Pubs are a place of comfort. It’s a hangout where friends meet up and a place to make new ones. The beer is cold and the food consistently hearty and the hospitality inspires that feeling that you’ve found your favorite place. Here are the 10 best pubs in New Mexico.
Good beer, good food, good company. That’s what makes a great pub. This one’s in that catego-ry. Whether you like beer in a pint, a mug or a bottle you’ll find plenty to drink at this refur-bished 100-year old brewery in the heart of town. Traditional pub fare includes bratwurst, burg-ers, fish and chips, beer battered sandwiches and New Mexican specialties like burritos and green chile stew, which goes well with the green chile beer. Enjoy live music in the beer garden or outside on the patio. Vegan, vegetarian and gluten free food options.
Don’t be fooled by the name of this pub, the two “fools” who run it know what they’re doing when it comes to beer. They’ve recreated an authentic Irish pub, complete with the ales, stouts, fine whiskies and culinary fare of the beautiful Emerald Isle. There’s popular beer on tap like Magners Irish cider, plus those brewed from a wide-range of states and countries and, of course, Guinness. Pub food is traditional: scotch eggs, fish and chips, Guinness beef stew, Ploughman’s lunch and cottage pie are just a few of the highlights. Of note, they also have the largest whiskey selection in the Southwest.
Locally crafted beer made on-site is what’s on tap here. Lager, ale, stout, a Hefeweizen and West Coast inspired IPA are tasty by the pint or try a variety by the flight. Many are only offered on a seasonal basis so taste it while you can. The food, made with locally-sourced ingredients as available, is hearty, from the beer cheese pulled pork nachos to the falafel waffle sandwich to the green chile bacon cheese burger and the assortment of pizzas. Happy hour daily from 3 to 6 p.m. with discounts on food and beer.
Craft beer made by the Sierra Blanca Brewing Co. is the star here. You’ll also find their own Rio Grande Brewing Co. brand too, as well as stout, lager, IPA and a variety of domestic beers. You can get it to go by the six pack, case and refillable growler. Accent any meal with a flight of dif-ferent types. Food covers the range of customary pub fare with grilled meats, burgers and sand-wiches, soups and salads, pastas and an interesting selection of starters and desserts. A nice wine list for the wine lover, too.
If you’re not sure what to order here, ask for a sample. Staff is happy to accommodate the re-quest. One of the State’s largest breweries, the brewmaster has mastered the art of craft beer making, earning awards at the Great American Beer Festival and the Brewing News National IPA Challenge. On tap every day is an oatmeal stout, scotch ale, amber ale, a signature IPA and lager. There are specialty beers that pop up periodically with names like Center Fielder Extra Pale Ale and Desert Kaleidoscope. The menu is inventive. Try the duck confit eggrolls or green chile falafel or the Thai style mussels. Happy hour specials every day.
If you’re stopping in town for a bite and a beer, look for an old-fashioned building that looks like the town’s original general store. That’s the Brew House. Step inside, this refurbished historic building is a microbrewery treasure. Beers and ciders are made on-site by the Grant Brewing Company. With 10 taps, there’s a lot to try from ciders and wines to non-alcoholic seasonal sodas and, of course, New Mexican beer. Eat before you go since food isn’t served here yet.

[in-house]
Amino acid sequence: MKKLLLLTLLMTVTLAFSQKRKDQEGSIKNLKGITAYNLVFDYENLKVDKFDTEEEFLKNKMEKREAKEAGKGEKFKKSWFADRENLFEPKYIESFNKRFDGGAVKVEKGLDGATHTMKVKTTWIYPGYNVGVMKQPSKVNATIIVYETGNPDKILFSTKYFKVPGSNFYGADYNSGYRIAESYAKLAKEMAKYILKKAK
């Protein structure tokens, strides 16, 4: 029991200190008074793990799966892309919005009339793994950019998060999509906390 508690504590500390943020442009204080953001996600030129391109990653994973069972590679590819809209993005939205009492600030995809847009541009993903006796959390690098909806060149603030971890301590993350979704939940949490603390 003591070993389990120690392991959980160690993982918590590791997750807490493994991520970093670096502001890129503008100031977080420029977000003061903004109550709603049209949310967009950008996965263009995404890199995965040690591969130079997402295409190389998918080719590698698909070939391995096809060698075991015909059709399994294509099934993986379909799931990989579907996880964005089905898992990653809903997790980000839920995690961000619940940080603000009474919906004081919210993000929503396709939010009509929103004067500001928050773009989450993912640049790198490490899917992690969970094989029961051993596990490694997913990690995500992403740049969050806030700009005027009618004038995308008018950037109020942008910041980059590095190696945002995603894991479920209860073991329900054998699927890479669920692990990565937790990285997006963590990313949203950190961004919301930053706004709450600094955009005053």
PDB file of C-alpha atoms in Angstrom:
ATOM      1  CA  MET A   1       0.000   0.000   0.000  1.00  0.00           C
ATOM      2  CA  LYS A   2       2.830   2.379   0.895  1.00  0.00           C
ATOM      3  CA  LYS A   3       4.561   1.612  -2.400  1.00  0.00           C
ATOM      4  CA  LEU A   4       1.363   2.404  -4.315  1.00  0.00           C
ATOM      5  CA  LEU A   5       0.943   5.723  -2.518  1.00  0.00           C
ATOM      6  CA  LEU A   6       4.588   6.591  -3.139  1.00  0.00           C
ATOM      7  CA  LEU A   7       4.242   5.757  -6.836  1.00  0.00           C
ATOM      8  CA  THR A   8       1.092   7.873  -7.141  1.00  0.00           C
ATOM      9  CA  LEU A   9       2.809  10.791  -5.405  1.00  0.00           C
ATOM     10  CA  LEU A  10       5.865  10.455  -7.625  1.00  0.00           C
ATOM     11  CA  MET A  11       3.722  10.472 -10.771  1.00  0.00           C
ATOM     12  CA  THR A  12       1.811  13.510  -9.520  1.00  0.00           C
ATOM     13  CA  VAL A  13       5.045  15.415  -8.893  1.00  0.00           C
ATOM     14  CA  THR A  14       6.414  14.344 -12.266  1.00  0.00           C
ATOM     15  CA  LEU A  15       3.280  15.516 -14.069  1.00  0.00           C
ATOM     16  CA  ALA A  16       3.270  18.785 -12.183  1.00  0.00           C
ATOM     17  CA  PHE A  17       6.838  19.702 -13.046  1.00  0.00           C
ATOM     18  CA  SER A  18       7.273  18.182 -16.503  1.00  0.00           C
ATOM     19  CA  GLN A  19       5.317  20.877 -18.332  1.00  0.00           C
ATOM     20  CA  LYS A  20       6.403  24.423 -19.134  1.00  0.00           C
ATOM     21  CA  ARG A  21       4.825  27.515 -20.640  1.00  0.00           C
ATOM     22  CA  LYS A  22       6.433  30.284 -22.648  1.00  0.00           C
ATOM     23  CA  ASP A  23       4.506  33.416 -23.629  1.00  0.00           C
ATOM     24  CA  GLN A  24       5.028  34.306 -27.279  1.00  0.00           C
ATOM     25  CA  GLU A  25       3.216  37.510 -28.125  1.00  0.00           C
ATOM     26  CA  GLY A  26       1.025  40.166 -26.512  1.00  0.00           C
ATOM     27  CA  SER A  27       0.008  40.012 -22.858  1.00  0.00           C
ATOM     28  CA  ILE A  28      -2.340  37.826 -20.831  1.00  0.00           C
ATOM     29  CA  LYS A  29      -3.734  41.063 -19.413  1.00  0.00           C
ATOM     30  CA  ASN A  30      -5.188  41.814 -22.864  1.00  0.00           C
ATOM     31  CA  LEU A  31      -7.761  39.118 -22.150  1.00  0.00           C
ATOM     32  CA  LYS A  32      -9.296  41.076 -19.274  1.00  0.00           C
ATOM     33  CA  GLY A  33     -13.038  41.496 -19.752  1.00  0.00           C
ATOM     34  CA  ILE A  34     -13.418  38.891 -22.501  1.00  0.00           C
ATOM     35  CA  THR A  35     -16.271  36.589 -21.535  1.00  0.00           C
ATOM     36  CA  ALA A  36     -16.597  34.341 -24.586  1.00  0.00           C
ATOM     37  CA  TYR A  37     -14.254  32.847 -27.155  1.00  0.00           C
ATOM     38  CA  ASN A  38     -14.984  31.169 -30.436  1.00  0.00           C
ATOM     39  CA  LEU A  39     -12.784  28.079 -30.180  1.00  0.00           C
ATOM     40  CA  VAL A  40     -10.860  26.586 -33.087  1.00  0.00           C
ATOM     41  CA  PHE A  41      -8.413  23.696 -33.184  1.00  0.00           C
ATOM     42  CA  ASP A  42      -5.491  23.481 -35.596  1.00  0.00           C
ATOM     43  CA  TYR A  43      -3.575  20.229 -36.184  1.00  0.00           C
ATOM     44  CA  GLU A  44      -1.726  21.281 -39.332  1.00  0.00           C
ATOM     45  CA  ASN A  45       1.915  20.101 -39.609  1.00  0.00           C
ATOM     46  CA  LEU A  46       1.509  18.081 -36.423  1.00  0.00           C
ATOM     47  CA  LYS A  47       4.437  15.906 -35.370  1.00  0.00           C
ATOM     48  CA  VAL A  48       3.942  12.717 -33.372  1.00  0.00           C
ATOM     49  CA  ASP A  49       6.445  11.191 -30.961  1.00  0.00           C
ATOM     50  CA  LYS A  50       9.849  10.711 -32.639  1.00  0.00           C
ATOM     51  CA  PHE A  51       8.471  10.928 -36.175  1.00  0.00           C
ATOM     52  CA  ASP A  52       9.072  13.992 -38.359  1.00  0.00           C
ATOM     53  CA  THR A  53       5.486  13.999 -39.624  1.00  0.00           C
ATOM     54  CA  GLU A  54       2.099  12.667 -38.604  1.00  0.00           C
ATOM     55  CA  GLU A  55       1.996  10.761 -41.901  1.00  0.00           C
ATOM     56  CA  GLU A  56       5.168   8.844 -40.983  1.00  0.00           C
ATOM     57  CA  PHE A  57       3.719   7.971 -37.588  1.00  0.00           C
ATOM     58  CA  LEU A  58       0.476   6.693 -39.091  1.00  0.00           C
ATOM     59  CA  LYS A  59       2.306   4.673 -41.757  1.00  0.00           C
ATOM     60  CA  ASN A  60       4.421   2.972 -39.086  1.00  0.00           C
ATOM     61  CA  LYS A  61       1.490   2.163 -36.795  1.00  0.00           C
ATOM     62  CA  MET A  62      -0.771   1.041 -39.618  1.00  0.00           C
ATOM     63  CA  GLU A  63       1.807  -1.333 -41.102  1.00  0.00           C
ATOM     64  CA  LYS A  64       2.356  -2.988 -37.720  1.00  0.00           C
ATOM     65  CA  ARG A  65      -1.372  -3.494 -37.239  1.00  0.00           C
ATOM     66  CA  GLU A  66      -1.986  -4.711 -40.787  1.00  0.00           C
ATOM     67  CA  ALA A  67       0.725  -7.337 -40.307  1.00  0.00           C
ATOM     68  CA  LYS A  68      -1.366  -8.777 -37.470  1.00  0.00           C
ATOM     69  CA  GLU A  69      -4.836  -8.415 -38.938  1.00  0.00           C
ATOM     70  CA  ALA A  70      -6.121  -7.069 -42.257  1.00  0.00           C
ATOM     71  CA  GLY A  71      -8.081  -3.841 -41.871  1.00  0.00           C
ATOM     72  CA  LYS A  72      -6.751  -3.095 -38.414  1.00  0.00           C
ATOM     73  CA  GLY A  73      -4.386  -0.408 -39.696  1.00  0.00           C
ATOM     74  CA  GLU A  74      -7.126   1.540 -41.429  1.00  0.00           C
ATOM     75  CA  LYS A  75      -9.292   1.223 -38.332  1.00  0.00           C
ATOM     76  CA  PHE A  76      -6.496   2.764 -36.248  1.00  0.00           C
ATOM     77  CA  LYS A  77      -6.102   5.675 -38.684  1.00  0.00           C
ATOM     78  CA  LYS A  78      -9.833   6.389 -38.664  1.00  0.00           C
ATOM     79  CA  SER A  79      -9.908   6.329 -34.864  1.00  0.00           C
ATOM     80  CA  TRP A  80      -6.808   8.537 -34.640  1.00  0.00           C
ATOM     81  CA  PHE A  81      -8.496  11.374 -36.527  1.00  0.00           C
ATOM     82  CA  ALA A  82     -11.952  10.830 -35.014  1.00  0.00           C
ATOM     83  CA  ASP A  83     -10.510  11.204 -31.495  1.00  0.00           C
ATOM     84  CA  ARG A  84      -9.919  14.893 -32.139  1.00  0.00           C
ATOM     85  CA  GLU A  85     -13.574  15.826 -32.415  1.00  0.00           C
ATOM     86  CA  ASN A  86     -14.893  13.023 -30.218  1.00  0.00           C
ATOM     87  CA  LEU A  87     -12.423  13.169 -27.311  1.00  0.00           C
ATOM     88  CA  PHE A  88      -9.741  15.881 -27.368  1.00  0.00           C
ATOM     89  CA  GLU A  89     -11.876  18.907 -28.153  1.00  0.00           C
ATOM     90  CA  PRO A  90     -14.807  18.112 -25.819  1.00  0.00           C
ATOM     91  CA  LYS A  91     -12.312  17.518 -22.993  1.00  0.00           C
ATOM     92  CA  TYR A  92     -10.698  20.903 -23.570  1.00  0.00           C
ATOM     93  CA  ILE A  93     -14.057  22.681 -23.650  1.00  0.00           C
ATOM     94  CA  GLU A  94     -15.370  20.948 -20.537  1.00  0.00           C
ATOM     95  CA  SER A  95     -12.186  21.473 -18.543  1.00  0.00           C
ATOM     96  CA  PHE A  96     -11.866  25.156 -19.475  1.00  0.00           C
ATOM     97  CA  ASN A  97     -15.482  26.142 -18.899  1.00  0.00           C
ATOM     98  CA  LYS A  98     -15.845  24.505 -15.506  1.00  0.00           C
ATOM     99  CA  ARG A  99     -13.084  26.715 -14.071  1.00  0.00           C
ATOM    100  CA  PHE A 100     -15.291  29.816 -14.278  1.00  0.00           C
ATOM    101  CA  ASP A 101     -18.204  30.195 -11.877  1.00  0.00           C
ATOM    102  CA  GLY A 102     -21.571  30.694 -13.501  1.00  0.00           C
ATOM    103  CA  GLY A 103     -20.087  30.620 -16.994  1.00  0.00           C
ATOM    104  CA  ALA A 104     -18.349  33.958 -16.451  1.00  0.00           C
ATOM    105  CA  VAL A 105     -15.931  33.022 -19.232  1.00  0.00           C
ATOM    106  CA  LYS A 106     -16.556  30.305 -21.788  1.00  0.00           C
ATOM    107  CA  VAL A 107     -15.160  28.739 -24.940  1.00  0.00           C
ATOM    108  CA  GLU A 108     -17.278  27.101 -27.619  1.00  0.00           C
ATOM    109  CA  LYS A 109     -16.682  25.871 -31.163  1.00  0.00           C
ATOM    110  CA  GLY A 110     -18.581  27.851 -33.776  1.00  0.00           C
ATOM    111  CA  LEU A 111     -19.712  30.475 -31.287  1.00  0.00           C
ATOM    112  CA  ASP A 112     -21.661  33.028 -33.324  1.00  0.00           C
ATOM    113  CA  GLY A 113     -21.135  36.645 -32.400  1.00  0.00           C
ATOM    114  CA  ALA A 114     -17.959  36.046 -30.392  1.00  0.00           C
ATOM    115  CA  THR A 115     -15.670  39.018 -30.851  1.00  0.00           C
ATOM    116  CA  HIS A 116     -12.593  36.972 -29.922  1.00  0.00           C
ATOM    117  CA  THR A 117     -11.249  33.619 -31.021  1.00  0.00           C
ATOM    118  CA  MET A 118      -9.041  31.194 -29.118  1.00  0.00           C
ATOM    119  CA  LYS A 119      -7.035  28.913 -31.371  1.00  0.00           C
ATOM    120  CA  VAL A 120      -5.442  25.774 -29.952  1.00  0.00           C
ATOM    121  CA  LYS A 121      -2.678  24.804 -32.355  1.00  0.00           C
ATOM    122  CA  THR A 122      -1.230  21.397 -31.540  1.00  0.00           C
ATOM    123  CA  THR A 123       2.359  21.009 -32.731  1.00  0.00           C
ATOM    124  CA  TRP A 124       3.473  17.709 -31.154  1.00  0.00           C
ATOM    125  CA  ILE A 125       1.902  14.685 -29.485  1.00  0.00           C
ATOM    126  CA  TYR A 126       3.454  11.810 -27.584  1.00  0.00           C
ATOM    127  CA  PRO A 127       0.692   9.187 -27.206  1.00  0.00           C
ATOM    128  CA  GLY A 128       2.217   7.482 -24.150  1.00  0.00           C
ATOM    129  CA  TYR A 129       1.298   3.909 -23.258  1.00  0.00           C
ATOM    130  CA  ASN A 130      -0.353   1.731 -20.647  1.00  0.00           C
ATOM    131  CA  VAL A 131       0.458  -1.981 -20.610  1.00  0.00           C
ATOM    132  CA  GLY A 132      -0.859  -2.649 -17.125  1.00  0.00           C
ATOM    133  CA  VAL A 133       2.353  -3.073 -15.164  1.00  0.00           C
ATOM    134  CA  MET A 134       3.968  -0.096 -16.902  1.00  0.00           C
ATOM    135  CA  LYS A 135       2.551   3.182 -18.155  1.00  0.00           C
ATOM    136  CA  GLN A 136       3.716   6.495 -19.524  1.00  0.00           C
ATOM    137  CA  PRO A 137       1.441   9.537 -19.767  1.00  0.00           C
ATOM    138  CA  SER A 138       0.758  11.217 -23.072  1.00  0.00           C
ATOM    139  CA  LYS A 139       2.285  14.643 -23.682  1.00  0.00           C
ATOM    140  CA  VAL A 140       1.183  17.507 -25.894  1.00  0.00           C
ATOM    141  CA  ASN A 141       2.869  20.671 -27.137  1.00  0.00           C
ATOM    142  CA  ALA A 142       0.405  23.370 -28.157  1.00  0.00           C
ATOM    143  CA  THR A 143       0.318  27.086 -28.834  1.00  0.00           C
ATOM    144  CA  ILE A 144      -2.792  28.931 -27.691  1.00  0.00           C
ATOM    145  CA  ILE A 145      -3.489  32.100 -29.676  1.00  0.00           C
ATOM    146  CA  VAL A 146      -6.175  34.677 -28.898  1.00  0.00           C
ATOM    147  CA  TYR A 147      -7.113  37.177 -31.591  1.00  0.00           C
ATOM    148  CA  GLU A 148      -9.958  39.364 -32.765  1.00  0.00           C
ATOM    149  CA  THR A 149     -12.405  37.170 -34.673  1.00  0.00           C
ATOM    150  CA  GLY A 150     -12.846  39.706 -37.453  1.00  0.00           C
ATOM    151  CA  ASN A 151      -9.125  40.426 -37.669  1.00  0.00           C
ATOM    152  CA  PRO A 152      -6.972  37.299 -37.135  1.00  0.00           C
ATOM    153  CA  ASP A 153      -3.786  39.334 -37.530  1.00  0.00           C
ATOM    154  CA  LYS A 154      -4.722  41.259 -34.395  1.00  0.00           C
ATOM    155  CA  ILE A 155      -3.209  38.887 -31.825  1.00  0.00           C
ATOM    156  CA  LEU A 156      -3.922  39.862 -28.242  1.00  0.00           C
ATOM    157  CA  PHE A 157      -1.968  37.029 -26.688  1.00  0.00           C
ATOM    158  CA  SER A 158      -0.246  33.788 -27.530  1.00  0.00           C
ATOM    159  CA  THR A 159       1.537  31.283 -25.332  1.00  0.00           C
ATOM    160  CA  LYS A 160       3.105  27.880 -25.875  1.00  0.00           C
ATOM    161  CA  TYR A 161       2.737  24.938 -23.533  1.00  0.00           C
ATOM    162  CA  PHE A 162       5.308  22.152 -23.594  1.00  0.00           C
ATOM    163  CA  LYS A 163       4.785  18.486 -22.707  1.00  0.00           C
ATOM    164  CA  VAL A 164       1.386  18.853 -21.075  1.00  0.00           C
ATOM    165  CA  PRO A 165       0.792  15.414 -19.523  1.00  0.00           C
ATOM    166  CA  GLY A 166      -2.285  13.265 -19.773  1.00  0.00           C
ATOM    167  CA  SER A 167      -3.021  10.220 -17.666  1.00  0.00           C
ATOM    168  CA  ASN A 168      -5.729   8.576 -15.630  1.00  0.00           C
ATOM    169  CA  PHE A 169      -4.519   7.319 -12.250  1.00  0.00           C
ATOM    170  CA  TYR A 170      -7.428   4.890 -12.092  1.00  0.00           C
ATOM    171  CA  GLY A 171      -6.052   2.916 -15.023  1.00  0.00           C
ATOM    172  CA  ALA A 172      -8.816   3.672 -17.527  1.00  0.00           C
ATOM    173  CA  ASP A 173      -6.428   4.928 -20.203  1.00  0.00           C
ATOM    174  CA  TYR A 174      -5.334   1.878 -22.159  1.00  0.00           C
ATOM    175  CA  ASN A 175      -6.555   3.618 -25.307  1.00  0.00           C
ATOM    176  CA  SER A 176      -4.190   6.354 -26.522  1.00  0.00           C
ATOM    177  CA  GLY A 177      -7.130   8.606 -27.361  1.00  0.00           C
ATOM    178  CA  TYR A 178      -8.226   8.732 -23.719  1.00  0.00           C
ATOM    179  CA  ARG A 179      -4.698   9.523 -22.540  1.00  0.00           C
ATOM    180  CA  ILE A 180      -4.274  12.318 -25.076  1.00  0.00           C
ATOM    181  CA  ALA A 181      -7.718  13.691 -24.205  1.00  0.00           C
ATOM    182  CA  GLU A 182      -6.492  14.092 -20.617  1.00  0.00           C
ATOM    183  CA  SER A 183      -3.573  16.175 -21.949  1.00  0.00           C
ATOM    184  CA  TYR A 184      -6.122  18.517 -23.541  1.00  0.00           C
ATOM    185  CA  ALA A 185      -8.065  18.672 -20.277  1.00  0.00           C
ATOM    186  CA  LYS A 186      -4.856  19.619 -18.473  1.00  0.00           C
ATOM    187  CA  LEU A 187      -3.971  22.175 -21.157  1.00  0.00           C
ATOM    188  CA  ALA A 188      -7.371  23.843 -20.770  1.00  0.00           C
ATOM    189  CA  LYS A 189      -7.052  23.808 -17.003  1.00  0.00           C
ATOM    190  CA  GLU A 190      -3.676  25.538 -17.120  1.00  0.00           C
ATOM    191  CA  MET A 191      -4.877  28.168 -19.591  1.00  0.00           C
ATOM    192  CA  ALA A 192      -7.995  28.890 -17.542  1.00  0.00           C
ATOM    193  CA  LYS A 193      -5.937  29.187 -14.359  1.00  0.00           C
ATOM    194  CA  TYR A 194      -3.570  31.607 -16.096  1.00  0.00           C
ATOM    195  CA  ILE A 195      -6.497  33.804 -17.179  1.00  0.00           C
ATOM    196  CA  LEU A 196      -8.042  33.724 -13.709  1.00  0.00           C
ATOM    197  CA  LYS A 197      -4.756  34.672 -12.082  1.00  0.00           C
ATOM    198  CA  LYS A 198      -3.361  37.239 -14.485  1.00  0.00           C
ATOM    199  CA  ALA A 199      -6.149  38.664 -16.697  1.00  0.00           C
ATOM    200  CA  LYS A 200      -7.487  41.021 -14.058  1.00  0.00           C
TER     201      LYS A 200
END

This brewery is second in name only. It was the first within the city limits. It was voted Best Beer Brewed in Santa Fe and Best Local Tap Room. All serving staff pass a certification that qualifies them to answer questions about beer, beer styles and how the beer is brewed. The beer menu is huge—you’re sure to find something you like. Burgers, sandwiches, wraps, salads, appe-tizers and entrees like Northern New Mexican style enchiladas and live music make this a great night out.
All the beers at this pub are hand-crafted by the brewmaster on the premises, and there’s a great selection. An Indian Basin Wheat is a blend of American and Belgian beer styles. Try the pale or Irish Red ale or a smooth American-style stout. Or, get a taste of three with a sampler. Any of the beers pair well with the pub food. Of course, burgers and sandwiches, fish and chips are favorites but take a walk on the wild side with an elk bratwurst or bison burger. Specials Monday through Saturday. A historic experience in a landmark building.
This may not be a micro-brewery, but the owners have captured the brew pub atmosphere, a friendly hangout where the beer and food shine. You could try a different beer every week— there are 52 to choose from. Some are on tap and some are craft brews. The fare is a mix of Mex-ican and American comfort food with a wide-variety of appetizers, soups and salads, barbecue and mouthwatering entrees that focus on steaks and fish. All sandwiches come with a choice of red or green chili as an add-on. Enjoy live music weekly.
Not far from the bustle of the big city, you’ll find this small town hanging on to its rural roots. The Bistro supports that by encouraging customers to make themselves at home. With a beer in hand, one of 12 on tap, a make-your-own-burger meal and a few friends it’s just like a home-away-from home. The Brewery also makes its own beer, seasonally, that includes a Belgian farm ale, a stout and an IPA. The menu boasts a selection of roasted meats, cheeses, salad and vegetar-ian dishes.